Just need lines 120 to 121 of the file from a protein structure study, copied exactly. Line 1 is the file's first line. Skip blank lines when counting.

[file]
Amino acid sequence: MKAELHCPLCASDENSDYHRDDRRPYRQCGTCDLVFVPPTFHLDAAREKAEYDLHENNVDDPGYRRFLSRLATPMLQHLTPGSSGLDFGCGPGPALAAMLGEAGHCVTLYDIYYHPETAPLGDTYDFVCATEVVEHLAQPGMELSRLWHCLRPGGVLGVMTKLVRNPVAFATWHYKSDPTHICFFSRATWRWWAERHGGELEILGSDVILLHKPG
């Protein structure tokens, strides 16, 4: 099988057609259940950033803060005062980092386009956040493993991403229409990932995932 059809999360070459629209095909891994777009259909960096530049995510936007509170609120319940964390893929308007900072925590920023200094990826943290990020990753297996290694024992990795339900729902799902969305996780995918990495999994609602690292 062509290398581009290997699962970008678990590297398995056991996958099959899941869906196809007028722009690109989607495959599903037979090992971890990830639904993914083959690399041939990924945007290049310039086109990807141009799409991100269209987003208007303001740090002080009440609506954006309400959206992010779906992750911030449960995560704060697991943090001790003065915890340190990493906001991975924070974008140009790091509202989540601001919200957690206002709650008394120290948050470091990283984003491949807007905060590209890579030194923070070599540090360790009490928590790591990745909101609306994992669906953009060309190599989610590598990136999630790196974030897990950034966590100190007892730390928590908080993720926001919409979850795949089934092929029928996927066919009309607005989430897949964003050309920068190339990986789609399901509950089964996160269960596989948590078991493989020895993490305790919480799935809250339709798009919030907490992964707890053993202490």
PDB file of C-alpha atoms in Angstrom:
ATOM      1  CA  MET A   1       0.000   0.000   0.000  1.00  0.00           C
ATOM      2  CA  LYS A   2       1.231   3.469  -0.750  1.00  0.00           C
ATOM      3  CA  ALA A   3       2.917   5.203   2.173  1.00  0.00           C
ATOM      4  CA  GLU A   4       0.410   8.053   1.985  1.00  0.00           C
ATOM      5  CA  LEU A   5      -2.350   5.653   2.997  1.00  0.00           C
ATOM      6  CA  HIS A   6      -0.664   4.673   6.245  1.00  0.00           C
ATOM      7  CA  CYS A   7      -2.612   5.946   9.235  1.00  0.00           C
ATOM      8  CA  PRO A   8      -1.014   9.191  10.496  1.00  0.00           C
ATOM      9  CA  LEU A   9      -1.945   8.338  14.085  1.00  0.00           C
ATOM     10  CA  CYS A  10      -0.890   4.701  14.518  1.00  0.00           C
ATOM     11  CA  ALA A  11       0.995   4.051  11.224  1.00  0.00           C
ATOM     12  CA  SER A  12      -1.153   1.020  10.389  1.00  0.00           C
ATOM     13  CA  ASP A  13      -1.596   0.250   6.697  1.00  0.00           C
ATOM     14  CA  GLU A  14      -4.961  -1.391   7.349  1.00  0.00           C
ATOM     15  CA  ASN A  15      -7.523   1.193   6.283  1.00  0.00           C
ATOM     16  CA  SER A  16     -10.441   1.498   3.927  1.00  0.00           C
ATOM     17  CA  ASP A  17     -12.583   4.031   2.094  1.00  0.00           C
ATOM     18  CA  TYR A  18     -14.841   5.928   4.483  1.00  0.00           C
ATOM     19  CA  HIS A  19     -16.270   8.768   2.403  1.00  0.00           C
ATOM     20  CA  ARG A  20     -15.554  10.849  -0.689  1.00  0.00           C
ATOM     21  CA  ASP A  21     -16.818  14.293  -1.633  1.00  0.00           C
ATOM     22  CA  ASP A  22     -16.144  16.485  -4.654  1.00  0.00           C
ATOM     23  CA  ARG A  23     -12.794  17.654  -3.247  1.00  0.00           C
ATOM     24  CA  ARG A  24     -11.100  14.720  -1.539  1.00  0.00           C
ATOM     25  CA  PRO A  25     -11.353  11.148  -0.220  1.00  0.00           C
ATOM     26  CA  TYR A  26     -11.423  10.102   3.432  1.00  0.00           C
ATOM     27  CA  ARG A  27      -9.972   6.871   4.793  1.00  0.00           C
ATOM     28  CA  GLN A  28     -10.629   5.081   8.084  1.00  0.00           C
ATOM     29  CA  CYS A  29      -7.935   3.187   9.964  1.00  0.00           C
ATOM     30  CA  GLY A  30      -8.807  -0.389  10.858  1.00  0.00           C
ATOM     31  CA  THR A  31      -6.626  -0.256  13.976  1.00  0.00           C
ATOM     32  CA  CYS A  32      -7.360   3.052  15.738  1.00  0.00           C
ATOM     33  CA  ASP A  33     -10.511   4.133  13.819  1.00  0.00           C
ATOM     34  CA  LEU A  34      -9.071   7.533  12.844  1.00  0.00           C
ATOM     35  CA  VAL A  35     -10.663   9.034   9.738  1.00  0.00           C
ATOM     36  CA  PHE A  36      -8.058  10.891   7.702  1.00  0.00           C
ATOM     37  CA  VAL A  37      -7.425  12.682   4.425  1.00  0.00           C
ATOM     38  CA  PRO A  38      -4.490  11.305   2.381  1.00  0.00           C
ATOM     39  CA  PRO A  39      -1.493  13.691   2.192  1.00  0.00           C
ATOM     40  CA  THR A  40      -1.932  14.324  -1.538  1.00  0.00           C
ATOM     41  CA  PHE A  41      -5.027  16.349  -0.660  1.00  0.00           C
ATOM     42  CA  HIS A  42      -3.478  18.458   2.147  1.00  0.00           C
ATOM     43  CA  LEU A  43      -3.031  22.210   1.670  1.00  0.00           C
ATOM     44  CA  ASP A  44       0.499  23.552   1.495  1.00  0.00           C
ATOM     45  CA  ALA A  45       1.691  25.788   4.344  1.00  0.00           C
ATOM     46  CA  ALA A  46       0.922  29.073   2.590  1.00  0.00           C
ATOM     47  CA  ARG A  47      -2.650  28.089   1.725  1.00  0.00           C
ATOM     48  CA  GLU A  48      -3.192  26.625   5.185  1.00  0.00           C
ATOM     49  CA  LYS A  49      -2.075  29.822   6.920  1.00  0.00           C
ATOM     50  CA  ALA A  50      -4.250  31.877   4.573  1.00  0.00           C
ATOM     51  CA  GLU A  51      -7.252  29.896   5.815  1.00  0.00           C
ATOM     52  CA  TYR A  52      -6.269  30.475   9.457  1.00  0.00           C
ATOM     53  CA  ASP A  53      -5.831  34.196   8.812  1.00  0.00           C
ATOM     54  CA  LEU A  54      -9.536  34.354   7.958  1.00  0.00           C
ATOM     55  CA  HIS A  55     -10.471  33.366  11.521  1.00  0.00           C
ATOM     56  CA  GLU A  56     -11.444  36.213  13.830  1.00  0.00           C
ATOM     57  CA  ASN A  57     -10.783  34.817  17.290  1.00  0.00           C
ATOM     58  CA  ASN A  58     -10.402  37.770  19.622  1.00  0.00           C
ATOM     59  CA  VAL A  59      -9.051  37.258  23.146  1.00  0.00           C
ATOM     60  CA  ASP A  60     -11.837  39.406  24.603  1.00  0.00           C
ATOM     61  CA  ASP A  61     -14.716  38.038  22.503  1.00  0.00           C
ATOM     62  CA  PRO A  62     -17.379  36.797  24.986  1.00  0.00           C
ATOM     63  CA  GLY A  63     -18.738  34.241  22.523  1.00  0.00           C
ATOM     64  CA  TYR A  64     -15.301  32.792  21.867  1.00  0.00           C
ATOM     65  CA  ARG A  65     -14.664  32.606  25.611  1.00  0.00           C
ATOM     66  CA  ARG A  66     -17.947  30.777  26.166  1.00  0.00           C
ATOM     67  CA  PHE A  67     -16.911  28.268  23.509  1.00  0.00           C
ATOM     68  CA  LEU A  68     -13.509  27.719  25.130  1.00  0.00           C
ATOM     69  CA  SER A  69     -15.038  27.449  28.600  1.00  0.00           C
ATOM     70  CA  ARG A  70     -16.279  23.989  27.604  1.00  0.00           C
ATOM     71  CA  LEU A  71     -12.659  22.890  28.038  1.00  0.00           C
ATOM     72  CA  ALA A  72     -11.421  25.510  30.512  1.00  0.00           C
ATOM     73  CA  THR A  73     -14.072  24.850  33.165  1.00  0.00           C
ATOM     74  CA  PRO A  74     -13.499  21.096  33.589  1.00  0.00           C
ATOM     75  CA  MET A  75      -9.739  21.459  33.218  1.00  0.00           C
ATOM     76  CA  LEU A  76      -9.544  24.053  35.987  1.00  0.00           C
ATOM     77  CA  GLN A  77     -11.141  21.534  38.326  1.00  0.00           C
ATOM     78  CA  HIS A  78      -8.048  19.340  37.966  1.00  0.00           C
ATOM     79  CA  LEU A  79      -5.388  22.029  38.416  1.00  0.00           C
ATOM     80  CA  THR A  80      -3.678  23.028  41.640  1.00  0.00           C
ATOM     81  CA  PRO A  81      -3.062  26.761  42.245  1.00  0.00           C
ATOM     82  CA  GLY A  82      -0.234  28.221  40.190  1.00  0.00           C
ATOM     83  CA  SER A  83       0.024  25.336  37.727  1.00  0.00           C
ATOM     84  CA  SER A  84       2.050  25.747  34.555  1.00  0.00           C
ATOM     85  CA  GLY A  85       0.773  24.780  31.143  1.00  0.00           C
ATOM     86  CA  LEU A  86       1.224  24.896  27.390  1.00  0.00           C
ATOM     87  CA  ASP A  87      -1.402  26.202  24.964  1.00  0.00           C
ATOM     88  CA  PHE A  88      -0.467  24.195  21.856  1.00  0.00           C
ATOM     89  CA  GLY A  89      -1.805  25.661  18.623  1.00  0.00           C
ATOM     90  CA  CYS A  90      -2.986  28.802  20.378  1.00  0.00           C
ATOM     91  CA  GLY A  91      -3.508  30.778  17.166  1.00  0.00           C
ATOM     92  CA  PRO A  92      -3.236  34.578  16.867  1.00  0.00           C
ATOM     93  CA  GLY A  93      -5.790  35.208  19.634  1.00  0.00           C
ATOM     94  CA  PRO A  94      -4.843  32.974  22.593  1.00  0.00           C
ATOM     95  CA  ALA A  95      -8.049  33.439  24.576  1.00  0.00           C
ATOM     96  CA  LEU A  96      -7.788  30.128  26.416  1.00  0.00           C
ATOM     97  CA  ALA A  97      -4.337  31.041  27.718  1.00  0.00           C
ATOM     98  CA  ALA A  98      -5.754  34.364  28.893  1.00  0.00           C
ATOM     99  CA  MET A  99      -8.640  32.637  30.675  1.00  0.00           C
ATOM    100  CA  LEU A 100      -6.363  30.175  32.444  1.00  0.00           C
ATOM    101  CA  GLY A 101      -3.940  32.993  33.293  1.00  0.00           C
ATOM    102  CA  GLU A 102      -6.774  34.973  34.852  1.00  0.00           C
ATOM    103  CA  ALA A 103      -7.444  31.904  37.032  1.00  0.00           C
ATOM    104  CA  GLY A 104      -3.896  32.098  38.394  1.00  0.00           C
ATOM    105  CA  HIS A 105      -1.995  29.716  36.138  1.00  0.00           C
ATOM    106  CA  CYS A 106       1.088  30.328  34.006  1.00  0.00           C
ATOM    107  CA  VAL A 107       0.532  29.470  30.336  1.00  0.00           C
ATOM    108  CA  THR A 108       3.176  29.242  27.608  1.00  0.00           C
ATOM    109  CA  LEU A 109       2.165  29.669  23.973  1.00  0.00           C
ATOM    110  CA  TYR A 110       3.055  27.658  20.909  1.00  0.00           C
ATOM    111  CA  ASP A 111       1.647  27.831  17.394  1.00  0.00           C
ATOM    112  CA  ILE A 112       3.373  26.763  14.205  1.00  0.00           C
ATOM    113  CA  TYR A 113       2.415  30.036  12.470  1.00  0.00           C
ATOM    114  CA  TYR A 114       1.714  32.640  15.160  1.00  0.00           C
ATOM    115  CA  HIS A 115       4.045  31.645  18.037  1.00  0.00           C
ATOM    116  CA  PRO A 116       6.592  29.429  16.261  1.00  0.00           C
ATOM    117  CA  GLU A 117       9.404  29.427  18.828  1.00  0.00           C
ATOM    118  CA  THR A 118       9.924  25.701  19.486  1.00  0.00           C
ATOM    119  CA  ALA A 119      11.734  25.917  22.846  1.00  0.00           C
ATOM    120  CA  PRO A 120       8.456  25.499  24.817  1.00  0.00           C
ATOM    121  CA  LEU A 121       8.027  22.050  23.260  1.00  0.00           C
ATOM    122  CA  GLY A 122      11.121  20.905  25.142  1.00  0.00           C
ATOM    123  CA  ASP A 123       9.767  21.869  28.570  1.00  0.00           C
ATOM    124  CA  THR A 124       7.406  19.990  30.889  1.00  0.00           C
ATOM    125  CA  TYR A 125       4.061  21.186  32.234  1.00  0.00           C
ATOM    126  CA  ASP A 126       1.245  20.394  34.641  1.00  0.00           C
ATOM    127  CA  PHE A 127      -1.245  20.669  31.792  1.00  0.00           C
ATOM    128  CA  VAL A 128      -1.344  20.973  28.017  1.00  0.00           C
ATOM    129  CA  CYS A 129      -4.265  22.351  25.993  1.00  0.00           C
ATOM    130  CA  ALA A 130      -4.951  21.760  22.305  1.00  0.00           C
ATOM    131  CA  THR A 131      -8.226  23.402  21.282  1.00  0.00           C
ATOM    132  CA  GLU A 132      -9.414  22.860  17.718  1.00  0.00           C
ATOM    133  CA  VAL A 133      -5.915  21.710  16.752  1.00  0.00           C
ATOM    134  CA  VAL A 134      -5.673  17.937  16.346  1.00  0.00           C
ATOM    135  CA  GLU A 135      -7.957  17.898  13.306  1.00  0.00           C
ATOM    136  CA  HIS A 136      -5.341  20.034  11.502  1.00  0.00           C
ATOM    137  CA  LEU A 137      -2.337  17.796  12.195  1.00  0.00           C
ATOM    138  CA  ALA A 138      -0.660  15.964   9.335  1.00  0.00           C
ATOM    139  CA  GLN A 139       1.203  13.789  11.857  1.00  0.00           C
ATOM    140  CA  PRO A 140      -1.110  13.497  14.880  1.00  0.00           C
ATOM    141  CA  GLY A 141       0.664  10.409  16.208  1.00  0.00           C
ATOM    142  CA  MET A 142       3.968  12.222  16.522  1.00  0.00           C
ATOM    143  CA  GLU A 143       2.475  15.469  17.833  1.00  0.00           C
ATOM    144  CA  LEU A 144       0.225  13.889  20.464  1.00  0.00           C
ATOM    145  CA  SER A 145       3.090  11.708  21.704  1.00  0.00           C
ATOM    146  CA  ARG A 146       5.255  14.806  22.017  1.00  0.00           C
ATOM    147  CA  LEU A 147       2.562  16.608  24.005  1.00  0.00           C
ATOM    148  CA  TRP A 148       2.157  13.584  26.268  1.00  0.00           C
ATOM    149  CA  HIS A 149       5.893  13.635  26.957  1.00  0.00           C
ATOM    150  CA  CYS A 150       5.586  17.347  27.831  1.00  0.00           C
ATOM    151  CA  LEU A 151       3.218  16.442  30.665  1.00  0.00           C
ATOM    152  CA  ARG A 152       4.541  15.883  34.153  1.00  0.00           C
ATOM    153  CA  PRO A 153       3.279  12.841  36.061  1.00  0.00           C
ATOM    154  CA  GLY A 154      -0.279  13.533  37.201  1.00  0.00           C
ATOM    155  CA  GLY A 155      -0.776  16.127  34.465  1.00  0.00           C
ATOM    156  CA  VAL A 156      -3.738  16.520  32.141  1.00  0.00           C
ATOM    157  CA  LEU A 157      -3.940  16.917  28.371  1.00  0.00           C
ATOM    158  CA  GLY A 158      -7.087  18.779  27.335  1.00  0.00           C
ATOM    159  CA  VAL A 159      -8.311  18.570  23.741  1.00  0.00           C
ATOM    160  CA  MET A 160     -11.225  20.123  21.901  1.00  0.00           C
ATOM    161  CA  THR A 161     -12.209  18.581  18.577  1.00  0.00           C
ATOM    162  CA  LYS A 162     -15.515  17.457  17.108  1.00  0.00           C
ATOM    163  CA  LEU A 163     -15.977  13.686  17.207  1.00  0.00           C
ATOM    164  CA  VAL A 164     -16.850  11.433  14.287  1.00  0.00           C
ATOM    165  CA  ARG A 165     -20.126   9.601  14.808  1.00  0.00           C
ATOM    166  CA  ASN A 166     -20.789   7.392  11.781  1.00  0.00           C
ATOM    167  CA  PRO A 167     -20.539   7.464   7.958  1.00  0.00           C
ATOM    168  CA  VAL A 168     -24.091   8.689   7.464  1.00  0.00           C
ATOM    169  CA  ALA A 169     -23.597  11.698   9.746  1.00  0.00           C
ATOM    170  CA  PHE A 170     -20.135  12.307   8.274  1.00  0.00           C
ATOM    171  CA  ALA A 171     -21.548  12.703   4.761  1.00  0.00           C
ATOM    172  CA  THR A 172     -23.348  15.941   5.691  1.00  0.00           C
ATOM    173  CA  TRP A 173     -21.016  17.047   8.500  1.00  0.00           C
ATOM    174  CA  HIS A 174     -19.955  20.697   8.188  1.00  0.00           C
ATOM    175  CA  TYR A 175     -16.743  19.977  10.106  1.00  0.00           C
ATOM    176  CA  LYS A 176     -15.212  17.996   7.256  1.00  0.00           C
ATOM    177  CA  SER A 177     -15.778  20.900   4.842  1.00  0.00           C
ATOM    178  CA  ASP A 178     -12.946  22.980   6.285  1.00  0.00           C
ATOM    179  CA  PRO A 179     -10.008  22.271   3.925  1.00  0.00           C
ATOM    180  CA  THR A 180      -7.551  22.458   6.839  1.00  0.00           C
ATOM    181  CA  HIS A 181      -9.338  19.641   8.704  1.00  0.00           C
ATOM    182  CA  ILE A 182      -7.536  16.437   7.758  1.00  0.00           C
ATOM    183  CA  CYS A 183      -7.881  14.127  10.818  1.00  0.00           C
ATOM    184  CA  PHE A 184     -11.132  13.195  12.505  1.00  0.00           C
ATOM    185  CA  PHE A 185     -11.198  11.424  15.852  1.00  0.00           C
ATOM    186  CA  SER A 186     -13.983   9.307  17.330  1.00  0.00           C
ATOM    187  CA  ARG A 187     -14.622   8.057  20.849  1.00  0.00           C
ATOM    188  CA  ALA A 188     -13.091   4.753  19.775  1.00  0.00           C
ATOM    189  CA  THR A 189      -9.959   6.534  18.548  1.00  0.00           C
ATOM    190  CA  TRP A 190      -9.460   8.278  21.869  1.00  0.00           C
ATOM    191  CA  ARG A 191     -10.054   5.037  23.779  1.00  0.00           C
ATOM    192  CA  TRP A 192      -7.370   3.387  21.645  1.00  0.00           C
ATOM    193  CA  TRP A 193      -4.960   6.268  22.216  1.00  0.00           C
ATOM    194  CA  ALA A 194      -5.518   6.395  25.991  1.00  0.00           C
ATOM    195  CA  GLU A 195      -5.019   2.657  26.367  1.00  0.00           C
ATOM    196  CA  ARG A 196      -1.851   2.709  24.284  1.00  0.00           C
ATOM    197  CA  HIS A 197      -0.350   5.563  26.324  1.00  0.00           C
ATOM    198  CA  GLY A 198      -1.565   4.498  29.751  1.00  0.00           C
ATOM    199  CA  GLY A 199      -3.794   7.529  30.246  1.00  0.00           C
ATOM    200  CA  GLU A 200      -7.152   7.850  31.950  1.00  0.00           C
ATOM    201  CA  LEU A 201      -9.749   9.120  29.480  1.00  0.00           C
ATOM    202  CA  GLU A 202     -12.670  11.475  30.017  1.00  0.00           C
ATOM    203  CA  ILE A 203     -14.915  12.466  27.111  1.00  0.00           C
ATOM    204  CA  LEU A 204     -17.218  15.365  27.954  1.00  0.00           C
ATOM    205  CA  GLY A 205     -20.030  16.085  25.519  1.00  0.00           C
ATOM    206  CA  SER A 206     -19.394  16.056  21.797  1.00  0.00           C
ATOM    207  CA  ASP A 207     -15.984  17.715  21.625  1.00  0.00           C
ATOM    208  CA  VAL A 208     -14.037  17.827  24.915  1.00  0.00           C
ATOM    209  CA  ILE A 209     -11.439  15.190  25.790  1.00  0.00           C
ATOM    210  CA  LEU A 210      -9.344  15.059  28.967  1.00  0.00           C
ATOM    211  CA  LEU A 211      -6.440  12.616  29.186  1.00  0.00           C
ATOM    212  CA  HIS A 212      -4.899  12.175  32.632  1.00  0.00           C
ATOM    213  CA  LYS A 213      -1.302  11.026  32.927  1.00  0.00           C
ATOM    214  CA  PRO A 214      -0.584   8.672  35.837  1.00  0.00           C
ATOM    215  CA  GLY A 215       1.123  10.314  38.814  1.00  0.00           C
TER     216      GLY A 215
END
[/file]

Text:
ATOM    117  CA  GLU A 117       9.404  29.427  18.828  1.00  0.00           C
ATOM    118  CA  THR A 118       9.924  25.701  19.486  1.00  0.00           C